Siemens mobility rail center with train
Case Study

Stratasys FDM printing enables streamlined supply chain with SIEMENS.

January 26, 2022

SIEMENS adds the Stratasys Fortus 450mc 3D printer to its production process.

Customized solutions increase flexibility and customer responsiveness.

Renowned as Siemens Mobility’s flagship site, the RRX Rail Service Center expects a hundred trains to enter and leave the depot every month. This level of throughput puts pressure on the supply chain and requires robust manufacturing solutions to fulfill the wide-ranging needs of customers, quickly and cost-effectively. To do that, the company harnessed its longstanding experience with additive manufacturing and invested in additional 3D printing equipment to meet the depot’s high demand.


The team has already witnessed tangible benefits, with the ability to 3D print replacement parts on-demand – increasing its flexibility to meet customer requirements. “This is where FDM additive manufacturing fits in perfectly, providing us with the capability to rapidly and cost-effectively produce one-off, customized production parts.”


The site’s 3D printer has had a significant impact on turnaround times to produce replacement parts compared with traditional manufacturing methods such as casting. A part can be 3D printed in just hours, according to Tina Eufinger, Business Development, Siemens Mobility Division. “Within a week, we can iterate and optimize the design and then 3D print a final, customized production-grade part. This has enabled us to reduce the manufacturing time of each part by up to 95%, which has significantly sped up our ability to respond to customers,” she said.

3D printed tool

This is where FDM additive manufacturing fits in perfectly, providing us with the capability to rapidly and cost-effectively produce one-off, customized production parts.

Leveraging new technologies offers new solutions.

The RRX Rail Service Center is also leveraging additive manufacturing to increase its tooling capabilities and overcome the lengthy lead times associated with traditional production methods. The ability to 3D print customized tools on-demand lets Siemens Mobility be much more agile in production, and accelerate maintenance and repair times. On-demand customized production is particularly important in the rail industry, as vehicles that have been in an accident or vandalized will typically arrive in the depot unplanned.

One example is an important connector tool used to maintain train bogies (the chassis or framework that carries the wheel set). Tools for this application are notoriously hard to produce via conventional methods. The bogies have extremely complex shapes, require a high-level of customization and weigh several tons. Tough and durable materials are required to withstand the significant forces when the vehicle is moving or braking.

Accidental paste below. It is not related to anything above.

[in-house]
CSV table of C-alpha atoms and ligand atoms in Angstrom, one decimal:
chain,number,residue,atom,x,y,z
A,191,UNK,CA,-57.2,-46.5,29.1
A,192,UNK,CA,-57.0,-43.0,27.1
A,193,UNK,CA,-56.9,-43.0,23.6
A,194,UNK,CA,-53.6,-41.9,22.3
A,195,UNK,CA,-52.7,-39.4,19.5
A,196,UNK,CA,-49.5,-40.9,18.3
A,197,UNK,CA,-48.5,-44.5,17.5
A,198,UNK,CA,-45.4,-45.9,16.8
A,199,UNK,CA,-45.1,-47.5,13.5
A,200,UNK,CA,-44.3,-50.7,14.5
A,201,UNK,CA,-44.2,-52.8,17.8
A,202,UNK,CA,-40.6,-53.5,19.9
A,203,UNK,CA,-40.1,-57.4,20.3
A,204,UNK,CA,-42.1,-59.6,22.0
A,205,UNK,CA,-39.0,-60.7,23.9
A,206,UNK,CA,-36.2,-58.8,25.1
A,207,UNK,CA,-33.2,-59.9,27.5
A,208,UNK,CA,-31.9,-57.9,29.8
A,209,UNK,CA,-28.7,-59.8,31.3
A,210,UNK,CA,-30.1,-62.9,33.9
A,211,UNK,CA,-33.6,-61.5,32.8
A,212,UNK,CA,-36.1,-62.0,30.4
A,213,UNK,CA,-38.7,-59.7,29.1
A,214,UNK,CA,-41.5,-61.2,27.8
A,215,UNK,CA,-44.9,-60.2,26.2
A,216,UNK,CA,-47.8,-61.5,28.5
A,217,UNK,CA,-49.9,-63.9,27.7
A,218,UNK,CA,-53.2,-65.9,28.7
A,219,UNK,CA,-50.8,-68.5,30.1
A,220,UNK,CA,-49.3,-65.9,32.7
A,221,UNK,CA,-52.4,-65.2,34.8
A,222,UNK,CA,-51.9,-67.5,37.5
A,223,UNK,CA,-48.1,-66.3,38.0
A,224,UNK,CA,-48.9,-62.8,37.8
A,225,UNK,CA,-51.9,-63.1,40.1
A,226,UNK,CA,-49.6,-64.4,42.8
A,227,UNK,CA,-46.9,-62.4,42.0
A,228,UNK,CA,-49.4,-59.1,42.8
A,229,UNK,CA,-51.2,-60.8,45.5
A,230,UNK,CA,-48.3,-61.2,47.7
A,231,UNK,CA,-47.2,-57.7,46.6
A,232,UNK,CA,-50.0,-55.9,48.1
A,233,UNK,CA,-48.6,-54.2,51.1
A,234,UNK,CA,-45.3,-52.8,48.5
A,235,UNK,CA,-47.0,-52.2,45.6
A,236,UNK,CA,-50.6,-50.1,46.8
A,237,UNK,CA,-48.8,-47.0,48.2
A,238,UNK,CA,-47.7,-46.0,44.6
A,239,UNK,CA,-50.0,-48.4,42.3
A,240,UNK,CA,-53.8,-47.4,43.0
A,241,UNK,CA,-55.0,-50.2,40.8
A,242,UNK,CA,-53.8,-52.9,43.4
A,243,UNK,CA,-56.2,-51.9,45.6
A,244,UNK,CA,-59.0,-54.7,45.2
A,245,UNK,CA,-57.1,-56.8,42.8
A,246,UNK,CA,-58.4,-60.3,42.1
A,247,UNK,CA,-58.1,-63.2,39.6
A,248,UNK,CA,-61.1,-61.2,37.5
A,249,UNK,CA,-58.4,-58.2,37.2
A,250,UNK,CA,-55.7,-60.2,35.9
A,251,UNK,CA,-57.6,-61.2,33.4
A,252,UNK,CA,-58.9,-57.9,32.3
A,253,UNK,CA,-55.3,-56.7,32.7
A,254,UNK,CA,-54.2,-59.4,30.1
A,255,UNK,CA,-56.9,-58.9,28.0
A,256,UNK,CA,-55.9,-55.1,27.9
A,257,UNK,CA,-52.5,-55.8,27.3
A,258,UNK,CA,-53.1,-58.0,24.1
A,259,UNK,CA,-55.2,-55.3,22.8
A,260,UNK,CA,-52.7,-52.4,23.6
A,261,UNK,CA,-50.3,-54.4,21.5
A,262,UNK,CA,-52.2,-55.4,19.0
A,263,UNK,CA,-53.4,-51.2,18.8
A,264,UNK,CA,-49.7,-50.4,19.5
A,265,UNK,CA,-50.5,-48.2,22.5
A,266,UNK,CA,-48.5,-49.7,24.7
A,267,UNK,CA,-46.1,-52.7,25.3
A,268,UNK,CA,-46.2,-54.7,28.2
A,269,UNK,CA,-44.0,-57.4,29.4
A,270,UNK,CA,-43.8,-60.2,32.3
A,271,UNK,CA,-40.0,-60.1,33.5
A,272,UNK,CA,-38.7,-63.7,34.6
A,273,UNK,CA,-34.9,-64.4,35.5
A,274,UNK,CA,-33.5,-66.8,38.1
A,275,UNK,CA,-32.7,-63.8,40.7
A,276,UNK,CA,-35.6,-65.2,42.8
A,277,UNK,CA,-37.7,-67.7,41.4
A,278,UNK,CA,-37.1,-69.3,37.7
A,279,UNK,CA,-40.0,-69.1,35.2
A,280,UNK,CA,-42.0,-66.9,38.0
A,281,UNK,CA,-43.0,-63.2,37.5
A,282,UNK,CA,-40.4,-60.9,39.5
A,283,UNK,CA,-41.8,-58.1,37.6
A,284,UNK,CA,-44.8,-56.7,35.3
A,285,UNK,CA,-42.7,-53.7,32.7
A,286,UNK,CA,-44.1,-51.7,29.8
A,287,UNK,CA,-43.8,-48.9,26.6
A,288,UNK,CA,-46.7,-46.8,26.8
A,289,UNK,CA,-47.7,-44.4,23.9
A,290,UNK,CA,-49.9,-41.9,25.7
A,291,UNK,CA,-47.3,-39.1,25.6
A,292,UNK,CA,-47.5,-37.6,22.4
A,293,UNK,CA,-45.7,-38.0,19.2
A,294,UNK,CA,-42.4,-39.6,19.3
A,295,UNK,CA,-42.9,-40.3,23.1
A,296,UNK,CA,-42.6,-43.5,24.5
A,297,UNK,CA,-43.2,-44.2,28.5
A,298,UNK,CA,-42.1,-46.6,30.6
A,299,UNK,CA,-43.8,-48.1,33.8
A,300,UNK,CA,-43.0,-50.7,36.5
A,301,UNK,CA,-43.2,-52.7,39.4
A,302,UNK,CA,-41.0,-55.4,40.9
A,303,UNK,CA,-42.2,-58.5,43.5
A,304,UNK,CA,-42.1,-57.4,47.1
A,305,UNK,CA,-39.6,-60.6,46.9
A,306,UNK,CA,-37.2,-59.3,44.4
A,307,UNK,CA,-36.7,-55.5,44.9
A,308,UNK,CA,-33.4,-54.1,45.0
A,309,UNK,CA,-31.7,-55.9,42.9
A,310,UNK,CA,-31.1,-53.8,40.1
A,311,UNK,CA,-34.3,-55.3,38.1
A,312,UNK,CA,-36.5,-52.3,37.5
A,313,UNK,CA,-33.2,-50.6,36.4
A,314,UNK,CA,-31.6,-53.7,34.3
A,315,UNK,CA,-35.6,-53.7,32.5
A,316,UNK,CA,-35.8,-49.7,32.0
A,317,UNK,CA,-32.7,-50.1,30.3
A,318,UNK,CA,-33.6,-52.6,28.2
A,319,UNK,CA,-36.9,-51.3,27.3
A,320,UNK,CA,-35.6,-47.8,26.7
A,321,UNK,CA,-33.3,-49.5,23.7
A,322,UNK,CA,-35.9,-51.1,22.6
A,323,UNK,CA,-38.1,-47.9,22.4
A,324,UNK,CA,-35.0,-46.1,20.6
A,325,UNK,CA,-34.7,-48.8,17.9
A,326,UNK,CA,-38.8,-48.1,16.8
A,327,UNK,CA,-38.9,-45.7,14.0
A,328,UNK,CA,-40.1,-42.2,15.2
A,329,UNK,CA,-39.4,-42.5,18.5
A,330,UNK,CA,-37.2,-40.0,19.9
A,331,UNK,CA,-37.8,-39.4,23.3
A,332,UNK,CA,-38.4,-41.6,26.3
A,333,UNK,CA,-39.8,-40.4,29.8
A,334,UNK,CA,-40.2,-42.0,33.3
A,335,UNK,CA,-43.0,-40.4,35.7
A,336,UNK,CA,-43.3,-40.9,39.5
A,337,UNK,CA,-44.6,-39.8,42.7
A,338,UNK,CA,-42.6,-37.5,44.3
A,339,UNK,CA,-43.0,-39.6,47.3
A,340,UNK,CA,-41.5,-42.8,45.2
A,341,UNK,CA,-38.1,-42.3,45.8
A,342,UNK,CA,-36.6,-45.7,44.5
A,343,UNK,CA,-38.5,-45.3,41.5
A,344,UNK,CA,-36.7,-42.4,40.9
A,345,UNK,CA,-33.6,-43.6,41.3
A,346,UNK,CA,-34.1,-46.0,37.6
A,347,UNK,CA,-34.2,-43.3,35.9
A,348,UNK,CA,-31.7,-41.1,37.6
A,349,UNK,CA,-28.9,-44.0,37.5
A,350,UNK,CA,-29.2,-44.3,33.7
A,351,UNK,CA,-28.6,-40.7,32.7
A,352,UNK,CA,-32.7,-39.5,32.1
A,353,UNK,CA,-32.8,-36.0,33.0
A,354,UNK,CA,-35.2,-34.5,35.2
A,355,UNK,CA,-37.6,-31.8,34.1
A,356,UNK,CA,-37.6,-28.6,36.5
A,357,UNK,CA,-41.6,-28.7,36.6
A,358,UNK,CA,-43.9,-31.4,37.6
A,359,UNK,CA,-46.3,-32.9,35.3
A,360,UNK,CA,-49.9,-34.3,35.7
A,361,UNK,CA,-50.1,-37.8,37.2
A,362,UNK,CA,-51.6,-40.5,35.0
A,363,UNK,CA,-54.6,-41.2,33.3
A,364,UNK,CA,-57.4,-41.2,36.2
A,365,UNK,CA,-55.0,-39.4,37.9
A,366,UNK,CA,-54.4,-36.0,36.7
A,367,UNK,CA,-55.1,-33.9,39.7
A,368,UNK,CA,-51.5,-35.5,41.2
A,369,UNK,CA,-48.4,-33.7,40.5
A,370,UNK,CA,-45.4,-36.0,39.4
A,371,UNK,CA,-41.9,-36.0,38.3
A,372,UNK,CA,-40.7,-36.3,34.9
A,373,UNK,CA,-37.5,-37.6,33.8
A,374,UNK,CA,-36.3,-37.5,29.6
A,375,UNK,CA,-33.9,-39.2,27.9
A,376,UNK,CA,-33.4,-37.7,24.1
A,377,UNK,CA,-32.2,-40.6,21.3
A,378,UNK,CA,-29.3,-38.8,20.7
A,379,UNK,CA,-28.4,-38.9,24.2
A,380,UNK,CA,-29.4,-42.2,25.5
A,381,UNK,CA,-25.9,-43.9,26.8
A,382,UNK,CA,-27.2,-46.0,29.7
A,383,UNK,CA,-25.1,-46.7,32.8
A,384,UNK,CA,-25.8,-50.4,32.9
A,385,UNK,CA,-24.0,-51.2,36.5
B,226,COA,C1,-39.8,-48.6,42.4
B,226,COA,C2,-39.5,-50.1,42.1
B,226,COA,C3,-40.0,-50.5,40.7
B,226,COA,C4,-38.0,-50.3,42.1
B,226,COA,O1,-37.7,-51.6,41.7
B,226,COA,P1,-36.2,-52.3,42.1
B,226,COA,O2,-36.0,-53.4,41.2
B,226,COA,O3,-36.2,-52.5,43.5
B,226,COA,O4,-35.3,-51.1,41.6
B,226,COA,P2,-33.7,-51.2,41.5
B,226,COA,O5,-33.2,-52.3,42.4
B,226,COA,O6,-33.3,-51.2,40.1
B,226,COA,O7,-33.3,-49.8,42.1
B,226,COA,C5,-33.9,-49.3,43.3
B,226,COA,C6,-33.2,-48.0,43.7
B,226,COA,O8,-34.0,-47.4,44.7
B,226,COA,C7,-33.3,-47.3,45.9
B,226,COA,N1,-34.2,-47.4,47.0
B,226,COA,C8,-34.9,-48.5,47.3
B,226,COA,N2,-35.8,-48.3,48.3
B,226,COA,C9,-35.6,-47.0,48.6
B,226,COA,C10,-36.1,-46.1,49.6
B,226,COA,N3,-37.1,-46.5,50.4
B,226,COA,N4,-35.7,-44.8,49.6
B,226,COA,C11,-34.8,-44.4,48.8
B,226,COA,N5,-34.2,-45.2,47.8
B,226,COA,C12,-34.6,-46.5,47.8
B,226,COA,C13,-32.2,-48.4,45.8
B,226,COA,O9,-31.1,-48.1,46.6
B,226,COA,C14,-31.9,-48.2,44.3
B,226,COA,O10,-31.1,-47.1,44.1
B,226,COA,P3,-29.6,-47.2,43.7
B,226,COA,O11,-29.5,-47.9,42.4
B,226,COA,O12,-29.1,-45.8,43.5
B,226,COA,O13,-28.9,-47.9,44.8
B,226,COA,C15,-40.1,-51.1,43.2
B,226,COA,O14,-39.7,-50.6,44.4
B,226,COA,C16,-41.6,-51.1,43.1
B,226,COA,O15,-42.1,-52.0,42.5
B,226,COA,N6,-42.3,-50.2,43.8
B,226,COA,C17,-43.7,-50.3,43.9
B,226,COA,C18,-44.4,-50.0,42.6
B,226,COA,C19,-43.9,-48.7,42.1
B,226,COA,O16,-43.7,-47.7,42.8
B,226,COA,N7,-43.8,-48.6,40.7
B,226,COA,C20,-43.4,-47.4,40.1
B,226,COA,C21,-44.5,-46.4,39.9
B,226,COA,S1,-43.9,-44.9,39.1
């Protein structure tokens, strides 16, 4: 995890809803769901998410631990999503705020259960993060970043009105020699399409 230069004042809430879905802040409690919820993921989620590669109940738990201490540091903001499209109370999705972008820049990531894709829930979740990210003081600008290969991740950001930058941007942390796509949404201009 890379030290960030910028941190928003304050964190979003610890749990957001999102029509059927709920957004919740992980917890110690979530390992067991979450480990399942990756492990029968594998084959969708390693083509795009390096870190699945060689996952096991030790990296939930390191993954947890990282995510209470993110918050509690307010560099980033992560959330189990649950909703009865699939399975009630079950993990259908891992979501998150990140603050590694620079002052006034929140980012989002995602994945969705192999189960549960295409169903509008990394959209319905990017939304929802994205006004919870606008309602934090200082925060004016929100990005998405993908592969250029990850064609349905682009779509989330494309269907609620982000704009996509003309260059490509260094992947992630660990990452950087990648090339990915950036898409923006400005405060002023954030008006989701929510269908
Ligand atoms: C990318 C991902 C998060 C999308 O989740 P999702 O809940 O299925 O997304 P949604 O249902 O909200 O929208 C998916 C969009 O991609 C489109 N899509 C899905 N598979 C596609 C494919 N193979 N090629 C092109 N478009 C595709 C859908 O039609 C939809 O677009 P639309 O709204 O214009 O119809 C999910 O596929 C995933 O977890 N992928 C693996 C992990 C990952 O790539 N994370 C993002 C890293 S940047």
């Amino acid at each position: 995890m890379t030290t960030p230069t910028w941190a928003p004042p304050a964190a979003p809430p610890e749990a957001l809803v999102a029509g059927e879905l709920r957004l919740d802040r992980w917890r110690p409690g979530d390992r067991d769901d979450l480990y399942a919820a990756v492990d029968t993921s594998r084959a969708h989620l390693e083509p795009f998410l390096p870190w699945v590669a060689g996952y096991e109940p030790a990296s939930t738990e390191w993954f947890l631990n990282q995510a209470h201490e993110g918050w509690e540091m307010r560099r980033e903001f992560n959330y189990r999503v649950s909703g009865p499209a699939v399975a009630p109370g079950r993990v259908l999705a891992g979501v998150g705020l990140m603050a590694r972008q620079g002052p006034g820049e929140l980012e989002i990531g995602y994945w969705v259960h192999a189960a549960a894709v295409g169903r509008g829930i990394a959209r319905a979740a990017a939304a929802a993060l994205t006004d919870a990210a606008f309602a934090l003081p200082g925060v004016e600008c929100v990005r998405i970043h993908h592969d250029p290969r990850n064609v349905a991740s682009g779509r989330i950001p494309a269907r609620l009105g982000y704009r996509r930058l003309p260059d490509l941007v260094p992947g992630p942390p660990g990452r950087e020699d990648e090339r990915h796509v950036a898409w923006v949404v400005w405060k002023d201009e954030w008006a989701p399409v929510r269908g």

To handle this job and its other demanding 3D printing tasks, Siemens Mobility uses its Fortus 450mc 3D printer. It can make one-off tools customized to each bogie in just
a matter of hours. To meet the material characteristics required for such a demanding application, the team uses industrial-grade ULTEM™ 9085 resin material.

“Well-manufactured connectors are essential tools for the effective and safe maintenance of bogies, therefore finding additive manufacturing materials strong enough to withstand such pressures has been an important exercise,” explained Kuczmik. “The ULTEM™ 9085 resin material is super-tough, enabling us to leverage all the customization benefits of 3D printing and replace our traditional manufacturing method for this tooling application.”

Simens Mobility is now using its Fortus 450mc to make one-off tools customized to each bogie in a matter of hours.
Kuczmik concluded, “The ability to 3D print customized tools and spare parts whenever we need them, with no minimum quantity, has transformed our supply chain. We have reduced our dependency on outsourcing tools via suppliers and reduced cost per part, while also opening up more revenue streams by being able to service more low-volume jobs cost-effectively and efficiently.”

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